Finding a previous or current coworker who will vouch for you is usually pretty easy. Finding a previous or current manager? Not as easy. If you’re beginning your job search while currently employed, you can likely scratch your current manager off the list. You can possibly add a previous manager or supervisor to your list if you left on good terms, gave at least a two-week notice, and were spoken highly of by that said person. But even if you think you left on good terms, you may not know be aware of the frustration and resentment that the previous employer holds against you for leaving…especially if you were their superstar. The goal is to build a list of people who are credible, have known you and your work ethic for a good amount of time, and can speak strongly to the abilities and skillset you could bring to a potential next employer. I know, easier said than done.

The Best Candidate

Already exhausted trying to make it through the search and application process? Prepare to hurry up and wait for the next step. You may have identified the top positions you believe you qualify for, spruced up that resume and CV with exactly what the job description is asking for, and possibly been one of the first applicants. There is still no guarantee that your application will be seen, let alone given a response.

Application Sorting

Most job postings receive too many applicants for a hiring manager to possibly screen them all. So employers use techniques like keyword searching or applicant tracking systems. The catch is that these techniques sometimes still result in too many remaining applicants. When this occurs, employers may “get 'creative' and search their applicant database for other keywords—ones they didn't mention in their job ad,” writes Liz Ryan, CEO/founder of Human Workplace. Therefore, all the grueling time and effort you put into perfecting your resume, displaying every reason why you’d be the best person for this position, it may never be seen. Ryan also notes in her Forbes article, "How Can 100 Job Applications Get Zero Replies? Here’s How", it is not unlikely to never receive a response at all.

Years of Experience

For any given job posting, the first bullet under ‘Required/Preferred Qualifications is: (blank) years of experience in (blank) field. This can be the make-or-break in determining whether your resume might be glanced at. Now if you ask me, that qualification needs a little updating and a little less discriminating. A posting may state a requirement of 5+ years of experience in a field, but only have the description or salary of an entry-level employee. Usually, if you have five years of consistent experience in a field, you are seeking a higher-level opportunity. Likewise, if a posting is truly describing what an entry-level applicant of one or two years of experience can fully handle, why require the five? This one bullet only amplifies the struggle in finding a position in which your application will appear as a “qualifier”, and possibly be reviewed. It is hard to say that a professional who has worked in a position or field for five years will actually be a better fit than the freshly graduated go-getter with one year of experience and killer work ethic. A little short of fair, but what part of this process is?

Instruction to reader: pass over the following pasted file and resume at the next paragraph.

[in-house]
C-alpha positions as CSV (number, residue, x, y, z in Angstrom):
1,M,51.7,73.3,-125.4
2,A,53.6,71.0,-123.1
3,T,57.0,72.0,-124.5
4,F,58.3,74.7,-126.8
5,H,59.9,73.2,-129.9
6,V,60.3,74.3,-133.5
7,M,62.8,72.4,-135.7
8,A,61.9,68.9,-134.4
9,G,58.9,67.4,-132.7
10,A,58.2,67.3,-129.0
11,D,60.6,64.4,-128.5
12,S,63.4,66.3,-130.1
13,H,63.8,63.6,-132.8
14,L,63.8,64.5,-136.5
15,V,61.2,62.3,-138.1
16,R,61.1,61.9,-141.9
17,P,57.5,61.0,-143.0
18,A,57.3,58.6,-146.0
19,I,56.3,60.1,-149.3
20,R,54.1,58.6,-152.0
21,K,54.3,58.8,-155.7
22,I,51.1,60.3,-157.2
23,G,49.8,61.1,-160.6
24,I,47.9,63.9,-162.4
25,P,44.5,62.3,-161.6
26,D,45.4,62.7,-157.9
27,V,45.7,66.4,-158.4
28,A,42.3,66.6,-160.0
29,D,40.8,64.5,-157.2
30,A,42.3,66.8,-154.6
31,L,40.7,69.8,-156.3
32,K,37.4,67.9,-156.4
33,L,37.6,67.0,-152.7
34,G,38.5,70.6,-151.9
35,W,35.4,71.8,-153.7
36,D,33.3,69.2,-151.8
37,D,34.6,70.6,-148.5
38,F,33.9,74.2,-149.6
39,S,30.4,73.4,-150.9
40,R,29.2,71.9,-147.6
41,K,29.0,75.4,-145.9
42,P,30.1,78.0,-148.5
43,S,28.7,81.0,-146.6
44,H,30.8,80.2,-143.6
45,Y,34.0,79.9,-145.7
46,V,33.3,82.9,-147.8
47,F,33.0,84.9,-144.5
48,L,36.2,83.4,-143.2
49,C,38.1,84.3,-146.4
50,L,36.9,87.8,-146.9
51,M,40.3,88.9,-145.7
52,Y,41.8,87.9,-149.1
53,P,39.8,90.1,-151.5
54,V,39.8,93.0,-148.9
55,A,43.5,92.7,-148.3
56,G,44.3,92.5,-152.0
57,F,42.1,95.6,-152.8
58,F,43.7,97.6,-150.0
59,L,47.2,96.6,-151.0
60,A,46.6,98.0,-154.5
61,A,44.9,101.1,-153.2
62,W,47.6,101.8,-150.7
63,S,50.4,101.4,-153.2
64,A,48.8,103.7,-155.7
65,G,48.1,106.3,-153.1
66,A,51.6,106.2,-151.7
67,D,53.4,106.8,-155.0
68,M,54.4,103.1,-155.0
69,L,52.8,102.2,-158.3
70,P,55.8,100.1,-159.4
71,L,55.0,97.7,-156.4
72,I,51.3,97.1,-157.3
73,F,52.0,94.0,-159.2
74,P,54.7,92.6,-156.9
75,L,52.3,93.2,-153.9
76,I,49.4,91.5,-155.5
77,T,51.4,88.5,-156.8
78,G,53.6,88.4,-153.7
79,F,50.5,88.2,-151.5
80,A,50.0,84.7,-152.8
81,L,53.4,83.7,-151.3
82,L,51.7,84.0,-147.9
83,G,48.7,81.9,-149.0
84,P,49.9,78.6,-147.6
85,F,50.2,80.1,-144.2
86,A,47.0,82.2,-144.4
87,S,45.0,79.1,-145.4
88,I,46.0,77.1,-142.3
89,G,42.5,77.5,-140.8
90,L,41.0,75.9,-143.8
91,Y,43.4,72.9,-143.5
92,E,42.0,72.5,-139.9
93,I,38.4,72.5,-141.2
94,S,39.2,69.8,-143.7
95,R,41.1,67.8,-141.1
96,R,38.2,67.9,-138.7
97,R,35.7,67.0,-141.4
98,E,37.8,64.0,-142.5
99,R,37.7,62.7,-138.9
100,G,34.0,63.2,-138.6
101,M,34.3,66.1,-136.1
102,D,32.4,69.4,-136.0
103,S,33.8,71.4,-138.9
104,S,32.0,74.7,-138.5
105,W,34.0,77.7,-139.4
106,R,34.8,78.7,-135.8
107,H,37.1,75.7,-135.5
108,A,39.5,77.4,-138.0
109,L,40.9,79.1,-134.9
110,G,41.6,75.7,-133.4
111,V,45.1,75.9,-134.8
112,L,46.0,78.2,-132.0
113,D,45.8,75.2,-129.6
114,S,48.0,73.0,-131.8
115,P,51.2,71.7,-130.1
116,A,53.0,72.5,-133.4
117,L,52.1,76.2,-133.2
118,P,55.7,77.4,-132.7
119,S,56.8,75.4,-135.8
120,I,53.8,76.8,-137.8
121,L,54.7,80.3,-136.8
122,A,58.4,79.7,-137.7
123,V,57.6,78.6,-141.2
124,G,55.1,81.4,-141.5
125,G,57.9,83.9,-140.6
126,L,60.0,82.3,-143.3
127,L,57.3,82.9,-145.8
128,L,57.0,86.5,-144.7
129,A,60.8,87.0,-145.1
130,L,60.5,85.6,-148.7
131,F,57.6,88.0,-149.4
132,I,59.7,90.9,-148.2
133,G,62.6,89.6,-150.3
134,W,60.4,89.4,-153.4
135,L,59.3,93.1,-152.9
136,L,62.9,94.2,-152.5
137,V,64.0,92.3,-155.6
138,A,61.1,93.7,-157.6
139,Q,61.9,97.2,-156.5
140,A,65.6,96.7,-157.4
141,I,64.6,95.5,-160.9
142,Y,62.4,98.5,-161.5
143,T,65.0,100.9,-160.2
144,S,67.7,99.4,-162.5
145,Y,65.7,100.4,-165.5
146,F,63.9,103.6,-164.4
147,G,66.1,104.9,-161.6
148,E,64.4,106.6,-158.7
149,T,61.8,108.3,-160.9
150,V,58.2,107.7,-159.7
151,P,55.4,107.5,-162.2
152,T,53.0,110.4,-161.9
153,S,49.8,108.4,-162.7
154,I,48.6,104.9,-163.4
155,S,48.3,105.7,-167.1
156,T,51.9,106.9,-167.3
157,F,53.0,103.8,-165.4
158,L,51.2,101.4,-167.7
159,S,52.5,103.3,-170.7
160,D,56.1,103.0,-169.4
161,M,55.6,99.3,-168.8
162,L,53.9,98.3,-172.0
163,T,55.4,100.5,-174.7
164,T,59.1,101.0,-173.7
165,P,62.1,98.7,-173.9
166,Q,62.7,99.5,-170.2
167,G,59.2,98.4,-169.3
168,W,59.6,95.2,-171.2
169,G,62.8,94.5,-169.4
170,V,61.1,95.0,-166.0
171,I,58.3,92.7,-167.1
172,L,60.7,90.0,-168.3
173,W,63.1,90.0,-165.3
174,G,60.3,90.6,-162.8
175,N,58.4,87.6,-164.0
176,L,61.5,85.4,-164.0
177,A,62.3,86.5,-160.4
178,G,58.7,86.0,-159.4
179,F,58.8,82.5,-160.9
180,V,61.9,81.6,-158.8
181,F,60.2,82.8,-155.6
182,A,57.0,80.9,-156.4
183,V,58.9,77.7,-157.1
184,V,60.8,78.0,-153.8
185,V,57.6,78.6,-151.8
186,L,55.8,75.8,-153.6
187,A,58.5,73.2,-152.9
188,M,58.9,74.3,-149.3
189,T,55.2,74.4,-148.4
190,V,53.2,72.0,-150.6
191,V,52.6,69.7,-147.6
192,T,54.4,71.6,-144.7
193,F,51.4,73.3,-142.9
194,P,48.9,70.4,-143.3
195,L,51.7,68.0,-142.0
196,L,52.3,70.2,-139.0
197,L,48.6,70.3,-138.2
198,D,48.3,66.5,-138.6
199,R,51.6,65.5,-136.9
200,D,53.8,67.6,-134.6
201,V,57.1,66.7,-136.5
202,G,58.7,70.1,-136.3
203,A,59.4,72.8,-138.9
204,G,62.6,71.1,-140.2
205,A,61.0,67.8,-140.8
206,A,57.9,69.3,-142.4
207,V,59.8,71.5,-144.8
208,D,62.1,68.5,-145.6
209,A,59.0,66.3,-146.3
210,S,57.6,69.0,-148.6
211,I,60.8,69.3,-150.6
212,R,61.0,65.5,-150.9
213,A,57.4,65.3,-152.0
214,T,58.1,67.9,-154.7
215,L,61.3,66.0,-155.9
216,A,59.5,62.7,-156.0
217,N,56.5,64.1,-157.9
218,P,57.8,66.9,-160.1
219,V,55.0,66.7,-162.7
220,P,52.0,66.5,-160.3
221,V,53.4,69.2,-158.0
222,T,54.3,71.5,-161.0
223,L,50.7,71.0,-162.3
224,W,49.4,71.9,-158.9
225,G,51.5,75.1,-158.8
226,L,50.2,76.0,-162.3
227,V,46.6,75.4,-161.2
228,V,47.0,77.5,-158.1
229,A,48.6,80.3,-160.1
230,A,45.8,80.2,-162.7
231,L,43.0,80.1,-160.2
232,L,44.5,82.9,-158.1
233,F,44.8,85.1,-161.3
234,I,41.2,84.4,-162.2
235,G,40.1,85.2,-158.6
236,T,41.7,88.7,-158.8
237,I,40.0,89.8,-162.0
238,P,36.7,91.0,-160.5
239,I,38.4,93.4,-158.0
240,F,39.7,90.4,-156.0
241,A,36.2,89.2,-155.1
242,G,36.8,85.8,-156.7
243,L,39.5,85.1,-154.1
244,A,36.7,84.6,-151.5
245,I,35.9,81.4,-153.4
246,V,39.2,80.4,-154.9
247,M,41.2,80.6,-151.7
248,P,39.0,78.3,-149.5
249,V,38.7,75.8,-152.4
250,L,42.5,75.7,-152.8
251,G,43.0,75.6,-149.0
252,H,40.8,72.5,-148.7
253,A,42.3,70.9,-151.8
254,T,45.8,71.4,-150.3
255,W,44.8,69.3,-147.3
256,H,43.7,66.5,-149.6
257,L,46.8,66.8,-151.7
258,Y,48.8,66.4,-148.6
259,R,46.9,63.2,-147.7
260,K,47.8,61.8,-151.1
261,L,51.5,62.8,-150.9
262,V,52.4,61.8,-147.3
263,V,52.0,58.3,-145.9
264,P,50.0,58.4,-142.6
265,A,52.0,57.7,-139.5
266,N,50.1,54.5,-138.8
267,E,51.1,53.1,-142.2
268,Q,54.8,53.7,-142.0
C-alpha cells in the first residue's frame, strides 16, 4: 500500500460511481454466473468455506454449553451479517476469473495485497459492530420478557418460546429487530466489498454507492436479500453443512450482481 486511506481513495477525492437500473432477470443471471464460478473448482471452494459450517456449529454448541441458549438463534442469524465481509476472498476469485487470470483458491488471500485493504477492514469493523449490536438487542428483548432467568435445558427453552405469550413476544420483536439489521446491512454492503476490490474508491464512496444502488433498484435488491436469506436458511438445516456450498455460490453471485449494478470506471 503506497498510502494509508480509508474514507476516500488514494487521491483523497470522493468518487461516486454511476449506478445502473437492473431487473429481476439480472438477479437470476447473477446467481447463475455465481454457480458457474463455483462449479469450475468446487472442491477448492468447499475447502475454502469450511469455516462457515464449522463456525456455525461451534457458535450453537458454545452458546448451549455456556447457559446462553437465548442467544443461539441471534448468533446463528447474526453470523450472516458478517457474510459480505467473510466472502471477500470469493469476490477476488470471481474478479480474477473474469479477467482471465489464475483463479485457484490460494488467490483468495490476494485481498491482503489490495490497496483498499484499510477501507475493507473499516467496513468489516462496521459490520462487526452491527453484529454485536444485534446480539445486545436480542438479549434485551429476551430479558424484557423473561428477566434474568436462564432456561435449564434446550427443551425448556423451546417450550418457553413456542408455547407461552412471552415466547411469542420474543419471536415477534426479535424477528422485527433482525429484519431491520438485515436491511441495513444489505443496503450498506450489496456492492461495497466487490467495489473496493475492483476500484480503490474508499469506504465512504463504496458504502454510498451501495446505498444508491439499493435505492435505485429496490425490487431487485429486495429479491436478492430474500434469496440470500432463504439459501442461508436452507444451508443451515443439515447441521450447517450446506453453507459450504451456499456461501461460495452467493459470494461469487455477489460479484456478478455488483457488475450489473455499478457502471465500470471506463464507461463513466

Don't give up.

Overall, finding a position that you actually qualify for, pays an adequate salary, and is consistent with the career you’re trying to follow can be a tedious, demotivating experience. But find comfort in the fact that millions of job applicants are rowing the same boat. And in this day in age, you’re likely to be on that boat more than once or twice in your life. Utilize every resource you have access to like online assistance, counselors, friends, and free training. Starting your own business is always an option, too. Most importantly, believe in yourself, take a deep breath, and just keep swimming (even when it feels like you’re sinking)! Your dream job is out there waiting for you.